I love you, Germany

The regular reader has seen me writing a few posts about Germany. I left Germany in the summer of 2001. I failed German university in statistics, then worked for Hewlett Packard for a while, then pretty much finished my “pre-diploma” at a different University before moving to Aberdeen. This was it. Without knowing then, I left Germany for good.

A first class degree in engineering and an MBA with commendation later, paired with part-time jobs at university, halls of residence, schools and as a bouncer, I moved to London. After 8 years in Beckenham, we moved to Hassocks where I believe we are now settled until at least retirement. I give it at least 24 or more years.

map of germany

I have arrived. I settled. I am now in the place my parents where when I grew up. After 12 years in a foreign country I still haven’t lost my accent. Most probably I never will. I am a foreigner after all. I took on some Scottish expressions my English co-workers don’t even understand, and I speak to my boys in German. We visit Germany frequently, I worked for a German company that was sold to an American one, and I speak some German at work. But I think, dream, live and work in English. England, the United Kingdom, London, Hassocks, is my home.

At my last trip to Germany something slightly unexpected happened. Normally when I am in Germany I feel a bit apprehensive, a bit uneasy. Not so much better, but I compare a lot. I realize that the German way of living is better. Better house insulation, better quality food, more restraint or control of one’s life, eating more healthy. German houses seem warmer than British ones and people seem healthier. This is not necessarily true and over the years I have noticed that actually I am very happy where I am. So on my last trip I realized: I don’t need to compare anymore. This is a huge step!

Germany is a country. Yes, I grew up there, but generally speaking they are doing what they are doing. They think they got the better technology, quality houses etc.
Britain is another country. Yes, I live there, but generally speaking we do what we do. We think we got a few things figured out that the Germans haven’t.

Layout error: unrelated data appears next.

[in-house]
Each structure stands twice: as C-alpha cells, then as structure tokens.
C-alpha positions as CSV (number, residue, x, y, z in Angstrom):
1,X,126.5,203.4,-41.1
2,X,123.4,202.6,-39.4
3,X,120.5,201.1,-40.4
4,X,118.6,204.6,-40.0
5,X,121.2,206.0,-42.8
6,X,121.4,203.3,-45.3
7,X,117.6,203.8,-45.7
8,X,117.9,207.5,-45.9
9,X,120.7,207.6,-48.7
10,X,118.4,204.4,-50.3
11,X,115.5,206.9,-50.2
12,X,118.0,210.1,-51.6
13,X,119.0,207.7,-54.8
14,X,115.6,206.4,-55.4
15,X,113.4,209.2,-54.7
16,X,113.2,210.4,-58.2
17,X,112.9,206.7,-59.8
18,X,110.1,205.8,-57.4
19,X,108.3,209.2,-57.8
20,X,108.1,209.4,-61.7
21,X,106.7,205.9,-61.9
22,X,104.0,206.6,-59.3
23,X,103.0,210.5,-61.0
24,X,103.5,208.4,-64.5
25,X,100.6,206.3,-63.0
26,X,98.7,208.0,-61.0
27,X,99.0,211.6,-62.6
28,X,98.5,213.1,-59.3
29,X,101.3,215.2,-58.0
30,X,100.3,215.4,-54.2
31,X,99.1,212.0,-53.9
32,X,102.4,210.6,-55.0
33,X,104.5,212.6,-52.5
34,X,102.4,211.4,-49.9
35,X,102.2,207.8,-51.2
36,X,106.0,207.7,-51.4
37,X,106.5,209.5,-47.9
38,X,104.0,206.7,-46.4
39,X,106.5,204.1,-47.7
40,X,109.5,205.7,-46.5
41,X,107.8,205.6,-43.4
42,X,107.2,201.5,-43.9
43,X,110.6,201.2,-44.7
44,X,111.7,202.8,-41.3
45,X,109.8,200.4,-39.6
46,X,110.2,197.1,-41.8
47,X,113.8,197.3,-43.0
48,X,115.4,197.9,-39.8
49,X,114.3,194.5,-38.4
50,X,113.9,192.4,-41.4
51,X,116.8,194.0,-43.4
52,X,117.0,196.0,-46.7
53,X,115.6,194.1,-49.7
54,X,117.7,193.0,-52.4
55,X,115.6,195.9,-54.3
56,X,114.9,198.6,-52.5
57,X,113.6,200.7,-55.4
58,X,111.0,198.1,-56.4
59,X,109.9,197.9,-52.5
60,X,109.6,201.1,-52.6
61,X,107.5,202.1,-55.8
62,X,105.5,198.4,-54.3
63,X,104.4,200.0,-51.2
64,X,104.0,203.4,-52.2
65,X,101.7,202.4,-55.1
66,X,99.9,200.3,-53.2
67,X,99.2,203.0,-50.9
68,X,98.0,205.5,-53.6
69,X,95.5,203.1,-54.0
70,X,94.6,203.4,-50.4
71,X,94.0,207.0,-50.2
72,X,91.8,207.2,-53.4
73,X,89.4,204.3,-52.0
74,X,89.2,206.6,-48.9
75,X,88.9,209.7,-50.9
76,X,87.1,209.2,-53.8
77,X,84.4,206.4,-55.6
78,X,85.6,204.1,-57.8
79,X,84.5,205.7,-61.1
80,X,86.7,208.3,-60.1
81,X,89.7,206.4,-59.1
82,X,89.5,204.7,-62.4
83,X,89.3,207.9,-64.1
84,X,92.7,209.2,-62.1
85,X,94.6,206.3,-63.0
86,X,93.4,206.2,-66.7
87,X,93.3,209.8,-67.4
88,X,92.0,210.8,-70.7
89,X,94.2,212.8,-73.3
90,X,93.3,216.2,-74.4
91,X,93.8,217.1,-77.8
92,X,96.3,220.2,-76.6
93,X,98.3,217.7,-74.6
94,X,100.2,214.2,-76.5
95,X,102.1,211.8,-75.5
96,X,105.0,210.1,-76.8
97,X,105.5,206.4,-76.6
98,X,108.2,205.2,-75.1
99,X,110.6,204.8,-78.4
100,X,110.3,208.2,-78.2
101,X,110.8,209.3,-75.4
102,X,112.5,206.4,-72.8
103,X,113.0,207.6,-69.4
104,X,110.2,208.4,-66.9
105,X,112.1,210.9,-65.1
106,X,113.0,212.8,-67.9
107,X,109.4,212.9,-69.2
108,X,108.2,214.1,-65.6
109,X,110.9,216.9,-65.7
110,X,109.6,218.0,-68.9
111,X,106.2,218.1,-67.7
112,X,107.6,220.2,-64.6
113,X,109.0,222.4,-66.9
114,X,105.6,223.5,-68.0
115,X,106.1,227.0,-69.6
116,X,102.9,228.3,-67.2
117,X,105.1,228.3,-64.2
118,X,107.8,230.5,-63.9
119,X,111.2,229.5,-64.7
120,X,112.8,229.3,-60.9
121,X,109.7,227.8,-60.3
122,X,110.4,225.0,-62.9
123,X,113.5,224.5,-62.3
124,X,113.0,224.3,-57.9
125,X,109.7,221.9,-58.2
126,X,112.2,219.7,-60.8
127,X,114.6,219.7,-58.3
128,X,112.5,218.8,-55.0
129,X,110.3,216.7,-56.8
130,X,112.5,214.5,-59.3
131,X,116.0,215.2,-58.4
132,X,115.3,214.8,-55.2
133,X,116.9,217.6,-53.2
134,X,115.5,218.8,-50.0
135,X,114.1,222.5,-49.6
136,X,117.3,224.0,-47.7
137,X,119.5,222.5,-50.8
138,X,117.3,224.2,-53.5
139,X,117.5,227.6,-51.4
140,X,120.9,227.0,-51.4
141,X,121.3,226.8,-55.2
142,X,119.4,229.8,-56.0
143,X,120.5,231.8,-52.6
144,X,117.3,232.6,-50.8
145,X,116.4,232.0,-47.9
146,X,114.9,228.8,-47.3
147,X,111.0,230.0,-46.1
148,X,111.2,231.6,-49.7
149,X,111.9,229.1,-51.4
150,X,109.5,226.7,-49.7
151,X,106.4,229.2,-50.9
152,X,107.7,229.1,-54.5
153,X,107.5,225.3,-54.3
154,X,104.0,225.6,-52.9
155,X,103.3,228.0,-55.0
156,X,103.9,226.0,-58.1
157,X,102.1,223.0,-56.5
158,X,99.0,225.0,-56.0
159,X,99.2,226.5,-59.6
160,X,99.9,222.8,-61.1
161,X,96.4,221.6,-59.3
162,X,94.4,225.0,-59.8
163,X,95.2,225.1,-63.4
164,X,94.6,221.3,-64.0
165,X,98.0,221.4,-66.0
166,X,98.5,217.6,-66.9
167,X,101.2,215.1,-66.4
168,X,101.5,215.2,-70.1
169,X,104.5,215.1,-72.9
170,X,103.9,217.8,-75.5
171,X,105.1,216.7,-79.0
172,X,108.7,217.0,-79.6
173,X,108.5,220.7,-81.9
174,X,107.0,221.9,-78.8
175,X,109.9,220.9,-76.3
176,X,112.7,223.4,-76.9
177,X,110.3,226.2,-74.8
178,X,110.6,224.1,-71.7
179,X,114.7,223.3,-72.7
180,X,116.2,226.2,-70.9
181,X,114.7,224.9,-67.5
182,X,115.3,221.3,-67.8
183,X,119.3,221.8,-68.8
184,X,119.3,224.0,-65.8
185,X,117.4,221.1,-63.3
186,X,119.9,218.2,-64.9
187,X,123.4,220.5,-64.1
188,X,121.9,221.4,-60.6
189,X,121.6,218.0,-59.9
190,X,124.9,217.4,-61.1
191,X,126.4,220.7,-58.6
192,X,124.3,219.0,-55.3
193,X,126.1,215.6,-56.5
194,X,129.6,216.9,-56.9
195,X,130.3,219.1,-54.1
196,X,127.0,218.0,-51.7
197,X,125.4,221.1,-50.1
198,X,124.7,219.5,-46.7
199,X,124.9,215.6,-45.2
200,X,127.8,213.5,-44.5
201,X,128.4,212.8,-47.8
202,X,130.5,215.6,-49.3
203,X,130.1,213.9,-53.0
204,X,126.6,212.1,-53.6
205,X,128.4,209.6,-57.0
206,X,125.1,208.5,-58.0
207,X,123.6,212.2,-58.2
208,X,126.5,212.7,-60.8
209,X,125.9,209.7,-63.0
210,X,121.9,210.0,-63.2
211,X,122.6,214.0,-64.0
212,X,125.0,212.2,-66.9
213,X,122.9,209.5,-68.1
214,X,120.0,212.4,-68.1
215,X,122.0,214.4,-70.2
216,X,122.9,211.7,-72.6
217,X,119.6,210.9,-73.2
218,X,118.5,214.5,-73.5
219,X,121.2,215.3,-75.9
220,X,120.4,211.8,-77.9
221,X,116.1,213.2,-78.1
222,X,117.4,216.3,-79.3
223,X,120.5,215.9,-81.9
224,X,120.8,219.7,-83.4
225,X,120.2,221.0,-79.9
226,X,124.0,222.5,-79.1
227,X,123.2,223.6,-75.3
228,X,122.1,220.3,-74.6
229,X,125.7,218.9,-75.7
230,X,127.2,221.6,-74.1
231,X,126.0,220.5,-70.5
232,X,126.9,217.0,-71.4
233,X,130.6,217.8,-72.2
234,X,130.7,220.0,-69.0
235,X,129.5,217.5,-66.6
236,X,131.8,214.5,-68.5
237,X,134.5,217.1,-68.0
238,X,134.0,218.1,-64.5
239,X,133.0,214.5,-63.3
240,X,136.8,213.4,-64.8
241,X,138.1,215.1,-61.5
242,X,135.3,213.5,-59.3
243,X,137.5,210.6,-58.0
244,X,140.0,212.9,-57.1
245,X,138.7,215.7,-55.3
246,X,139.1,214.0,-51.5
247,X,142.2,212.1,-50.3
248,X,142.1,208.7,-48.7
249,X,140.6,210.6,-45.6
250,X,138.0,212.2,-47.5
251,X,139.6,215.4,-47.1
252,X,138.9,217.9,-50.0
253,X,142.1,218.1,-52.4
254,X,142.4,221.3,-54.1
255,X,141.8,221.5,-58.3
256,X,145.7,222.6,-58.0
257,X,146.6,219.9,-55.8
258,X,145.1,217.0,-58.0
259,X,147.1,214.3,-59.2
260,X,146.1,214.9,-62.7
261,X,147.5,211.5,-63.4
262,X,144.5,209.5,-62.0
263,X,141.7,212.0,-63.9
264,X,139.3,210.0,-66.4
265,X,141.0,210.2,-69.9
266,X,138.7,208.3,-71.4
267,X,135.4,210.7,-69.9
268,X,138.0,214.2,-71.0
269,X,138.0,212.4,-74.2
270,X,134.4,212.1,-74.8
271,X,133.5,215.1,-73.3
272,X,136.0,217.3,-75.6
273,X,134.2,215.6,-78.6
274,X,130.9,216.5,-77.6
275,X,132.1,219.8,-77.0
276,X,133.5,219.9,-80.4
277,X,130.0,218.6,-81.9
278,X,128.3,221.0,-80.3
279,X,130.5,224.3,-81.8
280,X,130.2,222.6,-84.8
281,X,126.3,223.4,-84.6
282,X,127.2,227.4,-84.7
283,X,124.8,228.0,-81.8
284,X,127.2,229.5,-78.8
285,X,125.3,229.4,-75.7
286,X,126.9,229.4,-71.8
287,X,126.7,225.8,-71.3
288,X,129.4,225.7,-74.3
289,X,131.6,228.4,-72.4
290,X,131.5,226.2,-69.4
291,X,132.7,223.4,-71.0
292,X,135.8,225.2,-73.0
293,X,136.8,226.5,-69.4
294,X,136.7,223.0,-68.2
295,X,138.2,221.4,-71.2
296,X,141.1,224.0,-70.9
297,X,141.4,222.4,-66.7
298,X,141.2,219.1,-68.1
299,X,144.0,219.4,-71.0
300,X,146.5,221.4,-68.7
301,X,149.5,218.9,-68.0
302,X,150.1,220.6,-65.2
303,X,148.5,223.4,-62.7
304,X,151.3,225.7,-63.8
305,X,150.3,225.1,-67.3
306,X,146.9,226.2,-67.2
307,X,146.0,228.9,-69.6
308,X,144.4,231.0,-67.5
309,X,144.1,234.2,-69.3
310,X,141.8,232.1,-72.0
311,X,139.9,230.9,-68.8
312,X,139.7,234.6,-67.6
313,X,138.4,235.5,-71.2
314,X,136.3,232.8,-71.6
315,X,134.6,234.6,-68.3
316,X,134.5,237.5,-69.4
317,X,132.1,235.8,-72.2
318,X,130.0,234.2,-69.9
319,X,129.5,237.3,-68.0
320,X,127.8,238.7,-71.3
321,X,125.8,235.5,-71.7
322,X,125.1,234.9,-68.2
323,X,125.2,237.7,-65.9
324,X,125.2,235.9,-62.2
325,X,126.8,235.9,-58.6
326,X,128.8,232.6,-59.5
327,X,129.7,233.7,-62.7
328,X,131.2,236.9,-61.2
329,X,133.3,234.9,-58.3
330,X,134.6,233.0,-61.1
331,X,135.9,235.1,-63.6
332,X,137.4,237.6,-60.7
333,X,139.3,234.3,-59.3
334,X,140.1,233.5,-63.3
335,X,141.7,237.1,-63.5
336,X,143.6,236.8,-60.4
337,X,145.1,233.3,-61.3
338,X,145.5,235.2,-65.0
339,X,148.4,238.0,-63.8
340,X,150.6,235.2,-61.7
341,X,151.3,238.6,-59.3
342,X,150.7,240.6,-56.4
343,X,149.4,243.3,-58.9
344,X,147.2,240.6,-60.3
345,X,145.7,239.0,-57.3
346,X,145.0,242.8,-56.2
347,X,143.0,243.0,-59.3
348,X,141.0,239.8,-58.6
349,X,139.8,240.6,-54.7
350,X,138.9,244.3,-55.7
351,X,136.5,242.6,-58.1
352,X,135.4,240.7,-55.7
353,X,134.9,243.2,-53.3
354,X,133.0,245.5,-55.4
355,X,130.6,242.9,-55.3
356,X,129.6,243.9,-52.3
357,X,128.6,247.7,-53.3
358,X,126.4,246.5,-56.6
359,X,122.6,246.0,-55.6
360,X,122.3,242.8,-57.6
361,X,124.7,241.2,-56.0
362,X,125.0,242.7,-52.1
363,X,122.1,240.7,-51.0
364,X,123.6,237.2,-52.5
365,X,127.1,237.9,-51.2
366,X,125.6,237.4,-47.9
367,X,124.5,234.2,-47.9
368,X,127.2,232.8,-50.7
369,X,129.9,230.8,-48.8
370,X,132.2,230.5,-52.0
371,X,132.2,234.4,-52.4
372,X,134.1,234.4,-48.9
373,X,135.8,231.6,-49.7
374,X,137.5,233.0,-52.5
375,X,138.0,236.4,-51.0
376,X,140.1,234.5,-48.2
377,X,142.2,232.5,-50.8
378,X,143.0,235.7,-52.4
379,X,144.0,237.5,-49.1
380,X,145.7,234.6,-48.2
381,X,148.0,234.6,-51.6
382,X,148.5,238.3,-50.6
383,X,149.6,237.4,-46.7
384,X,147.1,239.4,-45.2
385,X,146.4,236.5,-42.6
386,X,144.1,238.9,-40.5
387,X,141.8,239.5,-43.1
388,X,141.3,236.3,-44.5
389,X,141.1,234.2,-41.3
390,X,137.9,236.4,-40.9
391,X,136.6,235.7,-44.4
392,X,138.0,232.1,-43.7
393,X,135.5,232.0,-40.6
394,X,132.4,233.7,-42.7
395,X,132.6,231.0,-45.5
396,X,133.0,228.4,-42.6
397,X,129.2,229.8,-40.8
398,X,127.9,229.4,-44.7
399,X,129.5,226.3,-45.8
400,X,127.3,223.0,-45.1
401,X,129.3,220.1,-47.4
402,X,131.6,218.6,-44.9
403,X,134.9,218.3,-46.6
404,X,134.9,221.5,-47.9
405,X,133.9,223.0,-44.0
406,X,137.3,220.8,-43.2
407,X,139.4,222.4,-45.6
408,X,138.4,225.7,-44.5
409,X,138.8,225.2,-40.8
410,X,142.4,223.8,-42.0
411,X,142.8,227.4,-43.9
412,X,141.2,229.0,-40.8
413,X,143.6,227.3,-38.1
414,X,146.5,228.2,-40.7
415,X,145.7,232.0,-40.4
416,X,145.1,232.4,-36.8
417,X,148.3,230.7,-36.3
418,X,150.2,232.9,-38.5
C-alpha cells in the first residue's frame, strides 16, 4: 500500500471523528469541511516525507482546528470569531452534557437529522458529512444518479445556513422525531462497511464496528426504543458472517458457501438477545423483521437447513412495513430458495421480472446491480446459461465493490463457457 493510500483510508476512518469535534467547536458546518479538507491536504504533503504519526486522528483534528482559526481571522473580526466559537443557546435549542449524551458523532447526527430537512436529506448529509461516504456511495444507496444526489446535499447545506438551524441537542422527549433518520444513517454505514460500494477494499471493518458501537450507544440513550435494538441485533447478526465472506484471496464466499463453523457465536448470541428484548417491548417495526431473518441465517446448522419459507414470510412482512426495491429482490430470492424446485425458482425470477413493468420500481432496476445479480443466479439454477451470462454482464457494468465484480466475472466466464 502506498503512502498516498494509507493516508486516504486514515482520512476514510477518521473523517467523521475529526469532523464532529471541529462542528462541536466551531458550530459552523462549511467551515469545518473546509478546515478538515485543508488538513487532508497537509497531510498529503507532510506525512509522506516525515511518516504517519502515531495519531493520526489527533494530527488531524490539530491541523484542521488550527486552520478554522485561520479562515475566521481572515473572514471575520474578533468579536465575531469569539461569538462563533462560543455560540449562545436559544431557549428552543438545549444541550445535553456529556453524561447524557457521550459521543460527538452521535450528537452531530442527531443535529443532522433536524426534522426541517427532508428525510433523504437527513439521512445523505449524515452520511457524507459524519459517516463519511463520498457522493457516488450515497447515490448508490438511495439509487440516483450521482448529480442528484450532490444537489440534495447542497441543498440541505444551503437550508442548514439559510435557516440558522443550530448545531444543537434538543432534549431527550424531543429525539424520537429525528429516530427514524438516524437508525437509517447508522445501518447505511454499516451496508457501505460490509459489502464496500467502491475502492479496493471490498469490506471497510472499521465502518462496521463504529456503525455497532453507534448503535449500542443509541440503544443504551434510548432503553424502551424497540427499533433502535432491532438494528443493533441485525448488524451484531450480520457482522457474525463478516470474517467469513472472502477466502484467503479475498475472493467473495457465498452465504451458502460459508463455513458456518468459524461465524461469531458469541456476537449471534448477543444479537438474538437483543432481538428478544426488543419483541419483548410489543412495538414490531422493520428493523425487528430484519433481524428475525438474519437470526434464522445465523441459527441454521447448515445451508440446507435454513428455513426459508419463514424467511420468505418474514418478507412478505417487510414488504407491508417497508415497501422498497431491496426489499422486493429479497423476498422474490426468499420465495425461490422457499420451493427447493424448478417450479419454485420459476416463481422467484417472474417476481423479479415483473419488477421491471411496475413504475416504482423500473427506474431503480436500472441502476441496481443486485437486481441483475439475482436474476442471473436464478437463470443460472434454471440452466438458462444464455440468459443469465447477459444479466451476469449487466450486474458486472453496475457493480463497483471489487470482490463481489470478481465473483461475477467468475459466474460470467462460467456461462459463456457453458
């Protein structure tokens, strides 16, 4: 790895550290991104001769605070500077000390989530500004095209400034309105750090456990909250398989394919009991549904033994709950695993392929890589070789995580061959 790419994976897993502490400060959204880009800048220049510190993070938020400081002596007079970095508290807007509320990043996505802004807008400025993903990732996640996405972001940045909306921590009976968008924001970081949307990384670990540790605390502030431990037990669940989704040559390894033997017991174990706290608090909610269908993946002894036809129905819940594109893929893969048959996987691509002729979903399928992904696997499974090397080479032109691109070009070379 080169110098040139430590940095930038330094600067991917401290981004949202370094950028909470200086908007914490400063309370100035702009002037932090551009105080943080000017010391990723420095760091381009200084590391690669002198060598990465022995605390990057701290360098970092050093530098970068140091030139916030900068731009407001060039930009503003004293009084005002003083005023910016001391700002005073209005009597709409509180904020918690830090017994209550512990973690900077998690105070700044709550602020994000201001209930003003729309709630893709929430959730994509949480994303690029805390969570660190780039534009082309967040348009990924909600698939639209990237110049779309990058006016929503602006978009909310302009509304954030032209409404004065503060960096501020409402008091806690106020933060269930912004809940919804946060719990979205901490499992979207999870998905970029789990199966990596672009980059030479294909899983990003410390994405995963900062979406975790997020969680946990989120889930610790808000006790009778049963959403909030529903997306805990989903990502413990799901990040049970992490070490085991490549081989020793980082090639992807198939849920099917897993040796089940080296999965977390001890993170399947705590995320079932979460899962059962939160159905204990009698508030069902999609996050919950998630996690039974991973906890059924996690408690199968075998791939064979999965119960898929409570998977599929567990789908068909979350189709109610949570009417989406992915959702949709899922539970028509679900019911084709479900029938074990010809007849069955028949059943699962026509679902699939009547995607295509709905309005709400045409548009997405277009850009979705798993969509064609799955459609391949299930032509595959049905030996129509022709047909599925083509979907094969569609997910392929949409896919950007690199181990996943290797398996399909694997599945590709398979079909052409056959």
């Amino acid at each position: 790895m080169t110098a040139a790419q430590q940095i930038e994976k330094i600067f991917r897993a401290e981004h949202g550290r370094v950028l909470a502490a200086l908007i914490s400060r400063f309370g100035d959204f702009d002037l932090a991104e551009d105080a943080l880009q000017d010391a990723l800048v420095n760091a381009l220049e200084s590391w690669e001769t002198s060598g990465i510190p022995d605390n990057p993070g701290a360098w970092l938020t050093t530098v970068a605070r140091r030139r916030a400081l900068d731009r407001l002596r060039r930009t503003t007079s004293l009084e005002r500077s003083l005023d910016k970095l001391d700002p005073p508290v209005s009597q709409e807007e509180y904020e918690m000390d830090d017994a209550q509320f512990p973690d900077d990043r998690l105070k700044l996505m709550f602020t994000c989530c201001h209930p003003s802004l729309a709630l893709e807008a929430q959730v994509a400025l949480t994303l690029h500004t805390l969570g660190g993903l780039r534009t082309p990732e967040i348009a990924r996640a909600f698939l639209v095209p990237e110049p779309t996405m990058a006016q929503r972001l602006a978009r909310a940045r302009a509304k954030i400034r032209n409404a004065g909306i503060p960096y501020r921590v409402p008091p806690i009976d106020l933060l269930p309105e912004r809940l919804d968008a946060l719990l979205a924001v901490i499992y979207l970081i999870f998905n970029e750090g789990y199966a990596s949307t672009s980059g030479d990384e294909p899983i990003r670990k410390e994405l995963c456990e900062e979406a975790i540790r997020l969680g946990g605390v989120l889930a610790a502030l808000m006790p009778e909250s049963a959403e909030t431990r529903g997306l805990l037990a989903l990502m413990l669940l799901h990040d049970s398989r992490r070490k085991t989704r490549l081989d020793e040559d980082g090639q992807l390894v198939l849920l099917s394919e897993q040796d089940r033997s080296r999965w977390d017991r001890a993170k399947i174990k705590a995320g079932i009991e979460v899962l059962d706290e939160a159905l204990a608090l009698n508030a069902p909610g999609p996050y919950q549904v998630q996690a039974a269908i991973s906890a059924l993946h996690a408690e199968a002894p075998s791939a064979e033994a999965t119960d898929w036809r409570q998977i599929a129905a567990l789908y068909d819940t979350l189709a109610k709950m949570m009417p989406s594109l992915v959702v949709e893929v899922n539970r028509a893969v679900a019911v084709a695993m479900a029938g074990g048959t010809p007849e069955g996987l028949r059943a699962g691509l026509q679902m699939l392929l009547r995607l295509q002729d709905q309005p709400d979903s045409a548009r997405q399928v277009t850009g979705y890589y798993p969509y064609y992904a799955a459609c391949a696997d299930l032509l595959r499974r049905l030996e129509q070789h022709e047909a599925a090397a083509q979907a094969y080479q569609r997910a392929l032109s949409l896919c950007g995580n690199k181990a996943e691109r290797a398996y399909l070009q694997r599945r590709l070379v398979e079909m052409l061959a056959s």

You see where I am getting at? I could go on. For the past 12 years I have compared Germany to Britain. Now I stopped. I don’t care anymore whether things are better or worse as long I am happy where I am. And I am. Our family is. We are! Very happy indeed. So it doesn’t matter whether I go to Germany, Italy, Turkey or Spain when leaving Britain. One advantage is that I speak the language in Germany. Another nice things is that Germany is a beautiful country and I have never really noticed it because I was too busy comparing. But when visiting it, when showing the boys where Daddy is coming from, it is easier to communicate. I became British really.

What about the history?

What about the history? I wrote in a Sunday Column the other day that I watched a BBC Four documentary about a person that survived the Holocaust and his children researched his last steps after his death. Six Million and One was available on BBC iPlayer. It had me in tears several times as thanks to their dad’s diary of the concentration camps, they, as a family, grew closer. They had different opinions about the things that happened though.

I don’t feel guilty about that anymore. As far as I know my generation of Germans have closed that chapter. With all respect we agree that it was wrong and should never be repeated. But it just doesn’t make sense to dwell on it.

One thing I learned from the documentary was that I need to make sure that I ask my dad, as I asked my granddad and grandma, to tell me their story. To even out any misunderstandings, any grief, any unhappiness before they die. Whilst we have a chance we should use the chance to say “I love you” to our parents, grandparents, siblings, partners and children. I think that is something very important to do.

On the other hand there is something else. I watched old movies from Germany, hobbyist footage. It made me sentimental as it showed the Germany I left and I still associate myself with. It showed the circumstances after the war, the winter of 1947 when a lot of people starved to death. That was 65 years ago. But it still shows pictures of my childhood and things I grew up with in the 80ies and 90ies. The cars, the attitude, the sentimental signs, the way the Germans drink, celebrate and have a good time.

I guess I don’t have those associations in the UK. I didn’t grow up here but stepped into a life at a certain point: I was 24 when I came to the UK. A good time to adopt, being adventurous and try things. I suppose I did. I loved Aberdeen and enjoyed living as a young couple in the suburbs of London. Now, living in the country side, being able to almost let the kids run around freely in the village, is nice. That is where I belong and what I enjoy. We got the family home, living the family dream I suppose. Trautes Heim, Germans would say.

We haven’t it all figured out yet as a family. We are still learning, making wrong decisions, making good decisions. But it doesn’t matter anymore whether I am from Germany or not. It doesn’t bother me that I know Germany is more advanced in certain things than Britain. Neither does it make me proud if Britain is more advanced in other things. I don’t watch the football but probably would cheer for the Brits rather than the Germans when it came to it. I might even prefer England over Germany, but given my wife’s Scottish heritage, Scotland would probably be my favourite team. There we go again….

I can now safely say that I closed another chapter in my life. That doesn’t mean I forget my heritage or dismiss my roots.

I arrived.

I love you, Germany.

I don’t mind you anymore or any less, and I do enjoy visiting you. But quite frankly, it isn’t about where it is better or worse. Let’s celebrate the difference, the uniqueness.

Amen and Peace.

Happy Easter!